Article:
When we walk out our front door, we are in public and other people may look at us. But intuitively, we don’t open ourselves up to unlimited scrutiny just by going outside. We retain some privacy, even in public. What is the source of this residual public-privacy, and how should the law recognize it without degrading the open character of public space?
The answer given by commentators, and most recently by the Supreme Court in Carpenter v. U.S., comes in the form of two related claims. The first is the chilling theory of the Fourth Amendment. According to this idea, the Fourth Amendment protects the exercise of First Amendments rights against the suppressive effects of government observation. The second is the mosaic theory of a search. According to this idea, a citizen suffers a Fourth Amendment search when the government amasses information about her from which it can infer her First Amendment activities, broadly understood.
I argue that both claims are flawed, and that their replacements should be sought from what I call the participatory theory of privacy. According to this theory, privacy, and so the Fourth Amendment search clause, fundamentally (but not exclusively) protects against being misjudged for the experiments in living that one performs by, inter alia, thinking, talking with trusted others, and seeing the world for oneself. A consequence of this theory is that a person’s movements are not private only because they reveal other private information, but rather because they are themselves private. This result provides a stronger and narrower rationale for the Carpenter decision rooted in freedom of movement. It also provides a theoretical framework for addressing a variety of surveillance methods, including historical location tracking, real-time location tracking, and “geofencing.”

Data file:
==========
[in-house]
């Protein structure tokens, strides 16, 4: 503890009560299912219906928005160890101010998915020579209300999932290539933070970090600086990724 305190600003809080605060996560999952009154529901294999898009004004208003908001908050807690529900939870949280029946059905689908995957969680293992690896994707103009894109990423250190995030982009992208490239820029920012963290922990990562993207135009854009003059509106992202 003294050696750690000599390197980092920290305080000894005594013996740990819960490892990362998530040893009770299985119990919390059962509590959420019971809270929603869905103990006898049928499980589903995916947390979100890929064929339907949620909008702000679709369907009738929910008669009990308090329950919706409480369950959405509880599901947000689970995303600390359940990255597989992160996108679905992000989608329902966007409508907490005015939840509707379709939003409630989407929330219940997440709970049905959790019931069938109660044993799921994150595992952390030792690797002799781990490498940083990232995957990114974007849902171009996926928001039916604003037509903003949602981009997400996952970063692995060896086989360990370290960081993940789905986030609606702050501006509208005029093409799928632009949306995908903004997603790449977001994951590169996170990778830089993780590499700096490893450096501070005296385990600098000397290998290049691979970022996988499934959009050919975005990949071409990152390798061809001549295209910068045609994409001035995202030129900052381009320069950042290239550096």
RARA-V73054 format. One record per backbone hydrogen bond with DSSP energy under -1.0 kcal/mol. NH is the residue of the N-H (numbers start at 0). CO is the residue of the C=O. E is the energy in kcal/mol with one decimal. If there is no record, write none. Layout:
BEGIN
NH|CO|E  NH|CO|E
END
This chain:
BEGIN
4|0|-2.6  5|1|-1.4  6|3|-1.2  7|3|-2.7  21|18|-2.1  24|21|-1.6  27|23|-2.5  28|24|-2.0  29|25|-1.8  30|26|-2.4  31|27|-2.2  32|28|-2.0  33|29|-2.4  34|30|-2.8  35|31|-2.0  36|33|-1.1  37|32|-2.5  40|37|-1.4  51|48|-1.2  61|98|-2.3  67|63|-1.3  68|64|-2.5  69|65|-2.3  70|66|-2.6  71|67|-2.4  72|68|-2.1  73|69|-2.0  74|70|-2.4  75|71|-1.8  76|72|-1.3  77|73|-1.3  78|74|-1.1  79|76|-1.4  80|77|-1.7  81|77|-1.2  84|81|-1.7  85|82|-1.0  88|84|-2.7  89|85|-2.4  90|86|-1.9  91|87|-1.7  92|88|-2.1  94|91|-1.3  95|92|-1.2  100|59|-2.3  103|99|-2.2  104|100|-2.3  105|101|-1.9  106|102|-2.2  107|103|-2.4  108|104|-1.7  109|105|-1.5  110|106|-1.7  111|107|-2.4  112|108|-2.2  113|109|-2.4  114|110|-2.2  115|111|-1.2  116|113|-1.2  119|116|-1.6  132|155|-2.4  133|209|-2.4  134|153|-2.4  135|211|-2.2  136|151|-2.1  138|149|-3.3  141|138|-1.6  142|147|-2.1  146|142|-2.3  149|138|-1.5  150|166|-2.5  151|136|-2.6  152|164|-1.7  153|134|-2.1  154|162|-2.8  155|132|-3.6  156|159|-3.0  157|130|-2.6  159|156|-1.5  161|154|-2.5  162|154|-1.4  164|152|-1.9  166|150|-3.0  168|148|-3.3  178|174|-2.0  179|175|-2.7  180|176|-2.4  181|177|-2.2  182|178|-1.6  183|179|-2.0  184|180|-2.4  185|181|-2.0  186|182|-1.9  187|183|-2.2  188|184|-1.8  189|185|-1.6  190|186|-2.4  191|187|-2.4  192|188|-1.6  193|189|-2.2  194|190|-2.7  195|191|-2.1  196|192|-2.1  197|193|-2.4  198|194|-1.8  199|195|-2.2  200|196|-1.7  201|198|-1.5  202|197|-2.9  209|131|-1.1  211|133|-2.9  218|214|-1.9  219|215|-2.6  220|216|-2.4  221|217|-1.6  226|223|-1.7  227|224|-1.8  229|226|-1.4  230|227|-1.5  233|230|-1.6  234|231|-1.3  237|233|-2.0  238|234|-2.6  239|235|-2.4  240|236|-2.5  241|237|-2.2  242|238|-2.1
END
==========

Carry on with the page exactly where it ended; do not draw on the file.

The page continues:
Jordan Wallace-Wolf, Fourth Amendment Privacy in Public: A Fundamental Theory with Application to Location Tracking, 91 UMKC L. Rev. 291 (2022).